The alleged perpetrators should already be stopped – through the “fastest possible” handling of criminal proceedings against repeat and multiple offenders. The responsible public prosecutor’s office should bring charges more quickly and resort to repressive measures, such as pretrial detention. This approach also targets thieves with German citizenship, who are responsible for about 25 percent of the crimes in Gatzke’s Edeka.

Prime Minister Aiwanger outraged

Migrant statement

Regarding the thefts in Regensburg, Bavaria’s deputy minister president Hubert Aiwanger also expressed his opinion. The leader of the Free Voters wrote shortly before Christmas Eve on the short message service X: “Theft by migrants should lead to deportation. But we don’t even get violent offenders out of the country.” Therefore, according to Aiwanger, it requires a policy and judiciary “that can represent the interests of OUR population without left-wing outrage.”

The deputy faction leader of the Greens in the Bavarian state parliament is outraged by these statements. “What is needed are law enforcement agencies with sufficient personnel. What is certainly not needed is a deputy minister president Aiwanger who can’t keep his hands off of dull and inflammatory tweets even under the Christmas tree,” Johannes Becher tells AZ. He accuses Aiwanger of abusing the incidents in the Upper Palatinate for his “populism agenda.”

Arif Haidary of the Bavarian Refugee Council, who is involved in the minor party “Mut,” shares a similar view. He describes Aiwanger’s statements as “right-wing fear-mongering” contributing to the division of society. “Such incidents should not be used for political and racist fear-mongering against refugees,” says Haidary to the AZ. The accommodation in anchor centers produces “precarious living conditions” and does not prevent crime. In the reception centers for asylum seekers, the right to self-determination is massively restricted, among other things, by work bans.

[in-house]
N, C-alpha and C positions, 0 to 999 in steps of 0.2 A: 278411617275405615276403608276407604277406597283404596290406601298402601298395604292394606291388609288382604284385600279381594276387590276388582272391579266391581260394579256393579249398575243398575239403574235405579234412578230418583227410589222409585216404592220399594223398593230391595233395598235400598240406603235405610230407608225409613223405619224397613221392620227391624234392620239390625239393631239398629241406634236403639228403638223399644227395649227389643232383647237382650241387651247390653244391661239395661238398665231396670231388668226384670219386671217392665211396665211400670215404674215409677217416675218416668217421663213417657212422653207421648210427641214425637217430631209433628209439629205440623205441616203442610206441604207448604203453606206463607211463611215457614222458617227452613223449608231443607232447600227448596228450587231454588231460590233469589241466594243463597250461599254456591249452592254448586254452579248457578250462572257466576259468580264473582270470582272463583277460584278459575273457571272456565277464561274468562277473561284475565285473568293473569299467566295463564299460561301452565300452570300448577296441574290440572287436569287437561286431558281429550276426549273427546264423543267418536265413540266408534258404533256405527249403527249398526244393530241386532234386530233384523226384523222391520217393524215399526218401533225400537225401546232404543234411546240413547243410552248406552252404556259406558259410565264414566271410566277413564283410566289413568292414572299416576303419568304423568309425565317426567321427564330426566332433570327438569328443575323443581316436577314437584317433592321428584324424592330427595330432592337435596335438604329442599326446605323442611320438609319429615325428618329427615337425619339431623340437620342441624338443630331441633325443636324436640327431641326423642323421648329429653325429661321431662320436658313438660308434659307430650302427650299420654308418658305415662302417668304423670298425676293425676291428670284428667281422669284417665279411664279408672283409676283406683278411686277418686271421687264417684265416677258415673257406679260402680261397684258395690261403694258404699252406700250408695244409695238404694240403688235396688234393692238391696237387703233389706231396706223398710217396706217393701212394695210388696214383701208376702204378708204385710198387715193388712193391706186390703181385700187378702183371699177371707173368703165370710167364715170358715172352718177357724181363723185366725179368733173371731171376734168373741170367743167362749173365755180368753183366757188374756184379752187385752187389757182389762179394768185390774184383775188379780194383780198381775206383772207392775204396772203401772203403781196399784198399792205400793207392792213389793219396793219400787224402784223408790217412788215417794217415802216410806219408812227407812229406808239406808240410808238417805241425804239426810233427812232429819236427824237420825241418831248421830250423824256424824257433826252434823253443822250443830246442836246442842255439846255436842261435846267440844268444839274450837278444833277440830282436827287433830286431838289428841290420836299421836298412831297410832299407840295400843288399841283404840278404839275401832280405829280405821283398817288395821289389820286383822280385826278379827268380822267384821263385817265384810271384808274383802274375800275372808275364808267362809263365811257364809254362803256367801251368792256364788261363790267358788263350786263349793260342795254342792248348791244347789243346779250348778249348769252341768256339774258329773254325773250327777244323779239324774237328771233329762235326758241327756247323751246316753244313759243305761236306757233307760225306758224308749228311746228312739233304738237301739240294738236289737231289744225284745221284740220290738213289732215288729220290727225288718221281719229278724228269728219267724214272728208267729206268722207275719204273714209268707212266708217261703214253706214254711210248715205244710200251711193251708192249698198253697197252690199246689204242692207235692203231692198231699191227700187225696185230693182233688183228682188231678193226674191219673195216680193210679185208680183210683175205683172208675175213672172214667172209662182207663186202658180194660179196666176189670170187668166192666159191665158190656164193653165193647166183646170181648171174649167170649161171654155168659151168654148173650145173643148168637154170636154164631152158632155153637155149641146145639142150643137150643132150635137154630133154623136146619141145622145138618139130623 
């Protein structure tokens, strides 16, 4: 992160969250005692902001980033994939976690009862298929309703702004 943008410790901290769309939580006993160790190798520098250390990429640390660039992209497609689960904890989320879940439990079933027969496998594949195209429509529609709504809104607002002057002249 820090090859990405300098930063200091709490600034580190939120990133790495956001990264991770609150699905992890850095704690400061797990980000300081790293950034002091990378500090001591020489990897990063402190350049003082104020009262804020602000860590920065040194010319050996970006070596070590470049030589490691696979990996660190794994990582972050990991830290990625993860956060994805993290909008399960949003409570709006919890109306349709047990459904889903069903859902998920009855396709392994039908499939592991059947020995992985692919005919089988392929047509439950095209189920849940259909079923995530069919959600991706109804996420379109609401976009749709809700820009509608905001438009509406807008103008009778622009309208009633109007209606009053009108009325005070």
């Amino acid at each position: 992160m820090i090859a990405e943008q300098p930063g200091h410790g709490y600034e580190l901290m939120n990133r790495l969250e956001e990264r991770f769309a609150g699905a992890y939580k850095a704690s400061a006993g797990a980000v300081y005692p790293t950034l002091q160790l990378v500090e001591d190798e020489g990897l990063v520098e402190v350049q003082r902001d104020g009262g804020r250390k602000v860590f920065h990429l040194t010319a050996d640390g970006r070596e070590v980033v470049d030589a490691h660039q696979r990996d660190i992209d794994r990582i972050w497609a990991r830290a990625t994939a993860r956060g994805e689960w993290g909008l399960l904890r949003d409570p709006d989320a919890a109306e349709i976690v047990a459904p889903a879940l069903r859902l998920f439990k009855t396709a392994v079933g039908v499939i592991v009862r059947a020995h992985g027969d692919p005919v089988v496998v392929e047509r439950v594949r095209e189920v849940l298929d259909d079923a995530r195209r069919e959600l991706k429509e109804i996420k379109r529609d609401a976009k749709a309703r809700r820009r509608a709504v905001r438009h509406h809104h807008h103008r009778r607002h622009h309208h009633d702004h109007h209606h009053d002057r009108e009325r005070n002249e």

“Theft is not a matter of nationality”

Bernd Ohlmann from the Bavarian Trade Association also speaks plainly: “Gatzke is being exploited,” he comments to AZ. His Edeka is located next to asylum residences and is therefore frequented by people with a migration background. However, theft is not a “matter of nationality,” as Ohlmann emphasizes. “Everybody steals like crazy – the grandma, as well as the welfare recipient.”

According to Ohlmann, more than 30,000 reports are filed every year in Germany for stolen items. However, there is usually little outcome. This is a “million-dollar problem,” as Ohlmann says. Therefore, his advocacy group demands harsher penalties. As an example, the spokesman for the trade association cites temporary suspension of driver’s licenses.

Gatzke can also imagine tougher sanctions. The Edeka branch manager is already in contact with Ohlmann from the trade association and wants to advocate for changes as well. In the long run, the entrepreneur cannot bear the financial losses due to thefts. According to Gatzke, between 300 and 400 euros are lost every day.

By Alexander Spöri